5.9/10
116
8 user 3 critic

Black Oxen (1923)

A Manhattan playboy falls in love with a mysterious European woman, whom he notices as an exact double for a famous socialite who disappeared at the turn of the century. At first, he thinks... See full summary »

Director:

Frank Lloyd

Writers:

Gertrude Atherton (novel) (as Gertrude Franklin Atherton), Frank Lloyd | 1 more credit »
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Cast

Cast overview, first billed only:
Corinne Griffith ... Madame Zatianny / Mary Ogden
Conway Tearle ... Lee Clavering
Tom Ricketts ... Charles Dinwiddie
Tom Guise Tom Guise ... Judge Gavin Trent
Clara Bow ... Janet Ogelthorpe
Kate Lester ... Jane Ogelthorpe
Harry Mestayer ... James Ogelthorpe
Lincoln Stedman ... Donnie Ferris
Claire McDowell ... Agnes Trevor
Alan Hale ... Prince Rohenhauer
Clarissa Selwynne Clarissa Selwynne ... Gora Dwight
Fred Gamble Fred Gamble ... Oglethorpe Butler
Percy Williams ... Ogden Butler
Otto Nelson Otto Nelson ... Dr. Steinach
Eric Mayne ... Chancellor
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Storyline

A Manhattan playboy falls in love with a mysterious European woman, whom he notices as an exact double for a famous socialite who disappeared at the turn of the century. At first, he thinks it's just pure coincidence, as the beautiful young woman he's currently romancing is much younger than the woman who vanished years before, but soon, he begins to believe that maybe it's not such a coincidence after all. Written by frankfob2@yahoo.com

Plot Summary | Add Synopsis

Taglines:

Yes!! A woman can come back and does thru rejuvenation -- in the screen's strangest story

Genres:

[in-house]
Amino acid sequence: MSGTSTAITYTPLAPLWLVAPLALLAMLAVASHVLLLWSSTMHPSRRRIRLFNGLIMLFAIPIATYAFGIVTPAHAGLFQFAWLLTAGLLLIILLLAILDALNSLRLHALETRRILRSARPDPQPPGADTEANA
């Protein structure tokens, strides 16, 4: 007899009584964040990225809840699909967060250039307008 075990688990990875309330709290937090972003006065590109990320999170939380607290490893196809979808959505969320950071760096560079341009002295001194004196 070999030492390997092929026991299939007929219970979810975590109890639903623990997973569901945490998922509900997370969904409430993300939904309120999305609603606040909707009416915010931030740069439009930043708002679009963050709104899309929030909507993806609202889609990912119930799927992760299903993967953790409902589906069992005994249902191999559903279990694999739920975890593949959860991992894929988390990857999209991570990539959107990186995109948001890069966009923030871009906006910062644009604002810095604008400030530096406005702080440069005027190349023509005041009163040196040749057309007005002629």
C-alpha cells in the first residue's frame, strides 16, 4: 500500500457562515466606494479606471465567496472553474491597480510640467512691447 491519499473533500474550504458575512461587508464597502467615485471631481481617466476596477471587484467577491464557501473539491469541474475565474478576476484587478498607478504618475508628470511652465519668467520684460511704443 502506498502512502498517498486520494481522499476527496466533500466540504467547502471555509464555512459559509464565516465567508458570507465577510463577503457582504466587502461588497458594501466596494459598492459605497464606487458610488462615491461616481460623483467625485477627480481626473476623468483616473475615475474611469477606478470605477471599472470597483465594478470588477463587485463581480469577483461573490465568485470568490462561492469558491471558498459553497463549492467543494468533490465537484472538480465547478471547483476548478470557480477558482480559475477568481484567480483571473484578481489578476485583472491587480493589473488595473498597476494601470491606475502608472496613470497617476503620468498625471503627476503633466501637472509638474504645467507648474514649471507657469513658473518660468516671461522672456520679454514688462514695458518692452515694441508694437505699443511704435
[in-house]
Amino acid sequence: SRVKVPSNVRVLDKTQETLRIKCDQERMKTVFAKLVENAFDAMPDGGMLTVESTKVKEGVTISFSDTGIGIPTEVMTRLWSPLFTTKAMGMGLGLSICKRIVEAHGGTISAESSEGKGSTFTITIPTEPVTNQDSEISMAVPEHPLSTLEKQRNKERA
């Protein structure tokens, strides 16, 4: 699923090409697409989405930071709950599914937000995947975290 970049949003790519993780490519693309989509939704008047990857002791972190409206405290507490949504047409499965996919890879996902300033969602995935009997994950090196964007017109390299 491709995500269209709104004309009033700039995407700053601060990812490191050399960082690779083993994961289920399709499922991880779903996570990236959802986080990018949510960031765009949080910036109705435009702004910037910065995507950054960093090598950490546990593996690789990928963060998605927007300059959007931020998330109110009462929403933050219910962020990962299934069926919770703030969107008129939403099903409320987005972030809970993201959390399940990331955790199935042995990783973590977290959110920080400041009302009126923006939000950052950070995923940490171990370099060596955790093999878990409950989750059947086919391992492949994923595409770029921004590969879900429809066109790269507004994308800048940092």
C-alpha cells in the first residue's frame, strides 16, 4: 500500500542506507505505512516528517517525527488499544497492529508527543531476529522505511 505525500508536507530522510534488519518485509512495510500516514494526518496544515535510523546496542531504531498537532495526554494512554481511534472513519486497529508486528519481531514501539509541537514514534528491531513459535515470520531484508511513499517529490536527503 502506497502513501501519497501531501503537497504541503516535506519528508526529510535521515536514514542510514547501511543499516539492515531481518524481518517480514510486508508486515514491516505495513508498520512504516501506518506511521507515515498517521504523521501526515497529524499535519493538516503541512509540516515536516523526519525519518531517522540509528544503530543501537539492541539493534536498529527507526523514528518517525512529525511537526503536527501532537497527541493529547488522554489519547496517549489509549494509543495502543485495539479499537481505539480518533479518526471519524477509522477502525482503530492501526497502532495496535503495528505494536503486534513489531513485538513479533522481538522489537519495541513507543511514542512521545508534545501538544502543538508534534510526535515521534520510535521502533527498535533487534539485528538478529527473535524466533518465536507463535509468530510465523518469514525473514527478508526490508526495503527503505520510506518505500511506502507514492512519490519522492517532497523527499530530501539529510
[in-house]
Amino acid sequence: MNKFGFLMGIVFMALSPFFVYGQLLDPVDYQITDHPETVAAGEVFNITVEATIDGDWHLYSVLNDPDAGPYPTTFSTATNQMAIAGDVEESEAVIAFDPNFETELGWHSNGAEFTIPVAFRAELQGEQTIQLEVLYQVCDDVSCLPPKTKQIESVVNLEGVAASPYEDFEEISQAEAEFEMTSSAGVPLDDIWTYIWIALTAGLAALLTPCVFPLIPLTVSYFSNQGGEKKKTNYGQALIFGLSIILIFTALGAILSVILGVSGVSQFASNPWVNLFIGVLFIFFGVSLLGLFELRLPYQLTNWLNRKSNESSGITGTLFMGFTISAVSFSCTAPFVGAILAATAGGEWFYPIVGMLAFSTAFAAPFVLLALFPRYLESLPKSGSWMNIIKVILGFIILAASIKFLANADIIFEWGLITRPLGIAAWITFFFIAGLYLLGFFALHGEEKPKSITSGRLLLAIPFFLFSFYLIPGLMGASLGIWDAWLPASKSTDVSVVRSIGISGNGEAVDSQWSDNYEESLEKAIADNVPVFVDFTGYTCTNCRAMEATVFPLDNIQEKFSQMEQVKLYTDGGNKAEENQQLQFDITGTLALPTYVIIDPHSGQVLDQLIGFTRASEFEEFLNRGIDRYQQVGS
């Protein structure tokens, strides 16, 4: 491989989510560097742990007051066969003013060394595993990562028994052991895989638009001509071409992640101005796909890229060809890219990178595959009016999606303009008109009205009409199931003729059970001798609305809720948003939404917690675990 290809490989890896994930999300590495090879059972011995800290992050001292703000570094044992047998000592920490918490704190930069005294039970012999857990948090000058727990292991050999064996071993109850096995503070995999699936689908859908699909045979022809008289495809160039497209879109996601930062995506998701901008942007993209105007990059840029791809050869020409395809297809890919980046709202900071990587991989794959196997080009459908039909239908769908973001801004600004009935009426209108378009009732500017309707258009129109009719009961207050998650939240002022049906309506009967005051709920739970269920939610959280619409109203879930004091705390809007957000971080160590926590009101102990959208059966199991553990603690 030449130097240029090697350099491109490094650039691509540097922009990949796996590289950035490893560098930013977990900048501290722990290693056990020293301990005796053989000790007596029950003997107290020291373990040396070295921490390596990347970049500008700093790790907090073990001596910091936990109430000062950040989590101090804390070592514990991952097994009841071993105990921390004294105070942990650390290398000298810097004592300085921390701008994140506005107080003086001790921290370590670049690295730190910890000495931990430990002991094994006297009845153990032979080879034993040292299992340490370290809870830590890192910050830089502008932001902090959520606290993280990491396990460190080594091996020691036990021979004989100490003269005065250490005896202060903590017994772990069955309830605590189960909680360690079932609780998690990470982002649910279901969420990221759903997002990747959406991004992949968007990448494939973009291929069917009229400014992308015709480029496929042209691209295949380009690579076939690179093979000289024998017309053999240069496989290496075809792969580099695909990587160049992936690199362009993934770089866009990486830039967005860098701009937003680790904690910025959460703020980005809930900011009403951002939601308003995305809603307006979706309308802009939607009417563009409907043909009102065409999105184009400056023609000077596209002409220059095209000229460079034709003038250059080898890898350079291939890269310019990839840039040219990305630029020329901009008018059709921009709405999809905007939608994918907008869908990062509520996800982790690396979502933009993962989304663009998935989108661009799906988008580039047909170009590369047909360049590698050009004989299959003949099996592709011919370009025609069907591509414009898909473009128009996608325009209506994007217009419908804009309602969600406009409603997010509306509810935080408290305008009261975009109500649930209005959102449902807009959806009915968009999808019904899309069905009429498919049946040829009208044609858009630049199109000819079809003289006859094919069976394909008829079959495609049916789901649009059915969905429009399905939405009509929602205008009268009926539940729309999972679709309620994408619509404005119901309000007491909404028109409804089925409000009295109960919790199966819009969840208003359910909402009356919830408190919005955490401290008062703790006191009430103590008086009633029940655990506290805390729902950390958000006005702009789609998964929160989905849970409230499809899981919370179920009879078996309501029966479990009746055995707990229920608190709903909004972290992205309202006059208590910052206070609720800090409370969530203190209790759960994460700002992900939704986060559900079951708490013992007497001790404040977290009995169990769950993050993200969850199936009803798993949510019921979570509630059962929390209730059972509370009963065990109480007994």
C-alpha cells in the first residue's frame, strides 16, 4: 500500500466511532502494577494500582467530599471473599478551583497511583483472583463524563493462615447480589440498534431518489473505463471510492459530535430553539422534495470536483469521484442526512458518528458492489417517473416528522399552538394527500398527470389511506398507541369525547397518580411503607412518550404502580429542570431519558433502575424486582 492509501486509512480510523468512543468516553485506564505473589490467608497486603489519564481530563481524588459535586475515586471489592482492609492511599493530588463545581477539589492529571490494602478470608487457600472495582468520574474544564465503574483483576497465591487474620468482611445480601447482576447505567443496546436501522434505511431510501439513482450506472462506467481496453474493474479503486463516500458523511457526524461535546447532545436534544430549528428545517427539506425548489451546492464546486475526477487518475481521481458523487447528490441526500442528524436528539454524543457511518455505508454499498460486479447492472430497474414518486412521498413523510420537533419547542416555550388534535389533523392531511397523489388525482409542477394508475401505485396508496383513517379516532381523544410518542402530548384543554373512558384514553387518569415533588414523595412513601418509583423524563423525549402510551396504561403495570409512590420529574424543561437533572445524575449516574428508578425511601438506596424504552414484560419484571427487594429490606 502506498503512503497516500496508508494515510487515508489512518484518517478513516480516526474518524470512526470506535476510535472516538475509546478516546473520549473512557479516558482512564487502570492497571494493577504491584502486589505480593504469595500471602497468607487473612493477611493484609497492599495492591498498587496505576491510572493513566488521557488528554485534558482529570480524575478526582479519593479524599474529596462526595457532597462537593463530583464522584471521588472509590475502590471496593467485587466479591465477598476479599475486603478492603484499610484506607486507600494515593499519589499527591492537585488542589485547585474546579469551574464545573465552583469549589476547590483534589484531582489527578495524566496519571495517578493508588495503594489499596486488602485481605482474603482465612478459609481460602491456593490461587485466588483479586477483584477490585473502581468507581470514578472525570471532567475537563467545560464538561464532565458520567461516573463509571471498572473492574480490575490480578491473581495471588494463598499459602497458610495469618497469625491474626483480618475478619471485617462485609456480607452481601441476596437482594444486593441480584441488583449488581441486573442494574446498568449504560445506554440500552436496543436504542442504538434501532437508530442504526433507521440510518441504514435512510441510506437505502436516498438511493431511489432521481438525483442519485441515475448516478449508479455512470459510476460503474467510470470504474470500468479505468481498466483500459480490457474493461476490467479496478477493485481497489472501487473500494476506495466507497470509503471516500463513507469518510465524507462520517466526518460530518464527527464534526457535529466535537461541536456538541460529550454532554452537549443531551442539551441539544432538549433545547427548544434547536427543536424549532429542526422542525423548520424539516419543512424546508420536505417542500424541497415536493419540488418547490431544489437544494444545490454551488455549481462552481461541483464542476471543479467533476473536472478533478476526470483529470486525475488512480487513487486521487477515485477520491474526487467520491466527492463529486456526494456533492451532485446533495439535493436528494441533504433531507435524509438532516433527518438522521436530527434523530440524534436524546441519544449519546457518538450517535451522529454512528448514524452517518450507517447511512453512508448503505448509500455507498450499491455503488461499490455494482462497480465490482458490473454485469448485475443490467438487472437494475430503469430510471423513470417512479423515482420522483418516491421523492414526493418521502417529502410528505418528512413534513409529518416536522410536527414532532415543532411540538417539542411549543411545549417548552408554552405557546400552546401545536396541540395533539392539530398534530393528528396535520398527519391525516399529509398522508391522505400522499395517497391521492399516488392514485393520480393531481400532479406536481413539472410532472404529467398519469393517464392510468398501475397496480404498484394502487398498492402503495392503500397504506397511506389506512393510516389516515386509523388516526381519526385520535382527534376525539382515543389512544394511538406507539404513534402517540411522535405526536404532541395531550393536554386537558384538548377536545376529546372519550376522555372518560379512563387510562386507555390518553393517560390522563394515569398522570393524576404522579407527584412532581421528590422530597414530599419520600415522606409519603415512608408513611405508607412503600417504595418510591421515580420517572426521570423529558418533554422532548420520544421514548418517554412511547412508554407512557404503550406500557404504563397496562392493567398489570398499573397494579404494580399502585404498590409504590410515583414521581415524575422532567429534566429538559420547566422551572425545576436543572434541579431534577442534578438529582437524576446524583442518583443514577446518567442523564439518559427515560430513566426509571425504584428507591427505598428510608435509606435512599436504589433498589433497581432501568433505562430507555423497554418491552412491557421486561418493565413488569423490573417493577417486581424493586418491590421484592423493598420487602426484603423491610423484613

Drama | Romance | Sci-Fi

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Details

Country:

USA

Language:

English

Release Date:

January 1924 (USA) See more »

Also Known As:

Die schöne Unbekannte See more »

Company Credits

Show more on IMDbPro »

Technical Specs

Runtime:

| (DVD) (incomplete)

Sound Mix:

Silent

Aspect Ratio:

1.33 : 1
See full technical specs »
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Did You Know?

Trivia

The film is based on Gertrude Atherton's semi-autobiographical novel which, barring the science fiction elements, heavily incorporated elements of her relationship with journalist Ambrose Bierce upon whom the character of Lee Clavering was based. See more »

Quotes

Lee Clavering: Not so long ago I gave you a spanking. If you don't show your Grandmother more respect - I'll do it again!
Janet Ogelthorpe: Can I depend on that?
See more »

Connections

Edited into Clara Bow: Discovering the It Girl (1999) See more »

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User Reviews

When they aren't thinking of "that", men are thinking of "it"
14 August 2017 | by kekseksaSee all my reviews

Black Oxen is a remarkable film largely because it is based on a remarkable book, by Gertrude Atherton, and is (as far at any rate as the part that survives is concerned) quite a faithful representation of the novel.